Leukocytosis is a condition that occurs when the bone marrow produces too many white blood cells. This condition can occur as a result of bacterial, viral, or parasitic infection, or as a result of the inflammation that often occurs with disorders such as osteoarthritis. Physical or emotional stress, medication side effects, strong immune reactions, or disorders of the bone marrow can also cause this disorder. Symptoms can vary, depending on the cause of the disorder, but often include fever, fatigue, and weakness. Treatment can also vary, depending on the cause of the disorder.
A number of health factors can contribute to elevated white blood cell counts. Often, abnormally high white blood cell counts occur due to infection, since white blood cells are the immune cells responsible for fighting bacteria, viruses and other pathogens inside the body. Inflammation, such as that caused by osteoarthritis, can also lead to increased white blood cell production. Damage to bodily tissues often results in a similar immune reaction, as can allergies or asthma.
Extreme emotional and physical stress can also lead to a raised white blood cell count. Certain prescription medications can cause leukocytosis as a side effect. Disorders of the bone marrow, including leukemia, thrombocytopenia and myelofibrosis can lead to elevated white blood cell counts.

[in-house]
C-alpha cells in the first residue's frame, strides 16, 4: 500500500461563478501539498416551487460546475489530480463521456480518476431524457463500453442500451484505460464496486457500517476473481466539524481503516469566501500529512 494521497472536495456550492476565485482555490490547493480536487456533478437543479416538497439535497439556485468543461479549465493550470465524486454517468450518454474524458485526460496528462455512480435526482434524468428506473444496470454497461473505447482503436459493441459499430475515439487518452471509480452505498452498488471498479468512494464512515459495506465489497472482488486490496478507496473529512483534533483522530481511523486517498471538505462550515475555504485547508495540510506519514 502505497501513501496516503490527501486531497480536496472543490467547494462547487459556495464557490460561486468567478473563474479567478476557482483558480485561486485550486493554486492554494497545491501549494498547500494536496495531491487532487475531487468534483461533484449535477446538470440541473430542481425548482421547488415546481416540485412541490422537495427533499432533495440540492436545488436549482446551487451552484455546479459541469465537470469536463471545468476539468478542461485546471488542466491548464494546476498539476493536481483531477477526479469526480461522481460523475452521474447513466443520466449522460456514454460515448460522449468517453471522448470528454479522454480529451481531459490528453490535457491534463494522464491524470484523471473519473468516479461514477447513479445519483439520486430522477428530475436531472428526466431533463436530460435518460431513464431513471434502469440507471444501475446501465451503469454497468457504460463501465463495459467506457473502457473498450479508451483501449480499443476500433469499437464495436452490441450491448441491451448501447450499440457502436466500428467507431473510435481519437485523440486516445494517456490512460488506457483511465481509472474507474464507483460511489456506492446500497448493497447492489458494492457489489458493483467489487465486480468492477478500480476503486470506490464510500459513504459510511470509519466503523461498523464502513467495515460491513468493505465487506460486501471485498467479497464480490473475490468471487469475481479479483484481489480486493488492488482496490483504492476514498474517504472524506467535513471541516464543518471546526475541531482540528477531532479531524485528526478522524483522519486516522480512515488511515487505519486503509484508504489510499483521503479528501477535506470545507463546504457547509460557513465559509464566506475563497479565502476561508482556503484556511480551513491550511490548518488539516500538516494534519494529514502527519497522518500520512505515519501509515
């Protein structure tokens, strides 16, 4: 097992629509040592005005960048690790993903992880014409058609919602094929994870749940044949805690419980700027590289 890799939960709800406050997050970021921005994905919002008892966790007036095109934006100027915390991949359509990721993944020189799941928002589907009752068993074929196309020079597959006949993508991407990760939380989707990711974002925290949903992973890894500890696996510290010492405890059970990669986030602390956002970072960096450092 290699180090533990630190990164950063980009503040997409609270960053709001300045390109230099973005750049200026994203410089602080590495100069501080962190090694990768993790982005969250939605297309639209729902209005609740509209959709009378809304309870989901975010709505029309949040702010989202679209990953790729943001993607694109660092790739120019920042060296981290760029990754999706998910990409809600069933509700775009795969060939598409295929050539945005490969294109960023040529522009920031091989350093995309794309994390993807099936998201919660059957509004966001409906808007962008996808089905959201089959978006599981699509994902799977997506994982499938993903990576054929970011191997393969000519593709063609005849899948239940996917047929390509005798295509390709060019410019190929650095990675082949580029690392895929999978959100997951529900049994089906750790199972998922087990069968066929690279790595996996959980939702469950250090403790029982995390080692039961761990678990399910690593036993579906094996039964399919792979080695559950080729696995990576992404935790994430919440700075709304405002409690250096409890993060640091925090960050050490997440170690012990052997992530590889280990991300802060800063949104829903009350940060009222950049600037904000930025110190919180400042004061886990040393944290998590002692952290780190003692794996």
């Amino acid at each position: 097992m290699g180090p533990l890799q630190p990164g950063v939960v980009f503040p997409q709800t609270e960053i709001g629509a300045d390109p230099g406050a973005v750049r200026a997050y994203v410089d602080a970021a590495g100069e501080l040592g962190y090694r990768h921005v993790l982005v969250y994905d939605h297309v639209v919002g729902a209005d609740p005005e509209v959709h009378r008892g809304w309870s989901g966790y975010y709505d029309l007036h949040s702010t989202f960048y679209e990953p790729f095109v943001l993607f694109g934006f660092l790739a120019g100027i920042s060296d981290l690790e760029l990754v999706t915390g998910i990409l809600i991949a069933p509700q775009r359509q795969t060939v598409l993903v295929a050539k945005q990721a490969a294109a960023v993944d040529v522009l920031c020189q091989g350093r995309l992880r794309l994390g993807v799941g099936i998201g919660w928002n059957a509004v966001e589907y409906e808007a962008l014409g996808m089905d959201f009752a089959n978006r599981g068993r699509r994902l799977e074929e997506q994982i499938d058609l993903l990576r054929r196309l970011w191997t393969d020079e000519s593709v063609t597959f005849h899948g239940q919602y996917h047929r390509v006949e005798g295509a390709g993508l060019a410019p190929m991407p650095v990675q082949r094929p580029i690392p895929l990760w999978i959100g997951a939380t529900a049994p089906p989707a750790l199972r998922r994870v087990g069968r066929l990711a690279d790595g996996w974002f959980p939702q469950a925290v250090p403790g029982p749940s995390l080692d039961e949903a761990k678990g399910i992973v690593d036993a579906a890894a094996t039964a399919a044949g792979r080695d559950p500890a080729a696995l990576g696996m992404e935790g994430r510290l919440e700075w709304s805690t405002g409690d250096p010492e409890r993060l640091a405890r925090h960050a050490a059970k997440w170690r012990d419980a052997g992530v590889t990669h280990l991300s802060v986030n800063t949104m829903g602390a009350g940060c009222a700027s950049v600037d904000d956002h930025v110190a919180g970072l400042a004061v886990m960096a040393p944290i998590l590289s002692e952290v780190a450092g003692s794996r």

Symptoms of leukocytosis can vary widely, depending upon the underlying cause of the disease. Certain symptoms, however, can occur no matter what the cause. These symptoms include excessive bleeding or bruising, fever, lethargy and weakness, dizziness, sweating, and fainting. Tingling pain might occur in the legs, arms, or abdomen. Vision problems, confusion and difficulty breathing can occur, along with weight loss and lowered appetite.
A complete blood count (CBC) can often be used to definitively diagnose leukocytosis by pinpointing a patient's white blood cell count. A peripheral blood smear (PBS) might be necessary if bone marrow disorders are suspected. These tests can help doctors look for abnormalities in the white blood cells.
Treatment usually seeks to resolve the underlying cause of the elevated white counts. In some cases, such as with an infection, no treatment is necessary, as the condition will generally resolve itself when the infection is treated or runs its course. Steroids, antibiotics, and drugs to reduce blood levels of uric acid can help treat the issue. Where bone marrow disorders are the cause of leukocytosis, bone marrow transplants, blood transfusions, and chemotherapy can be used as treatments.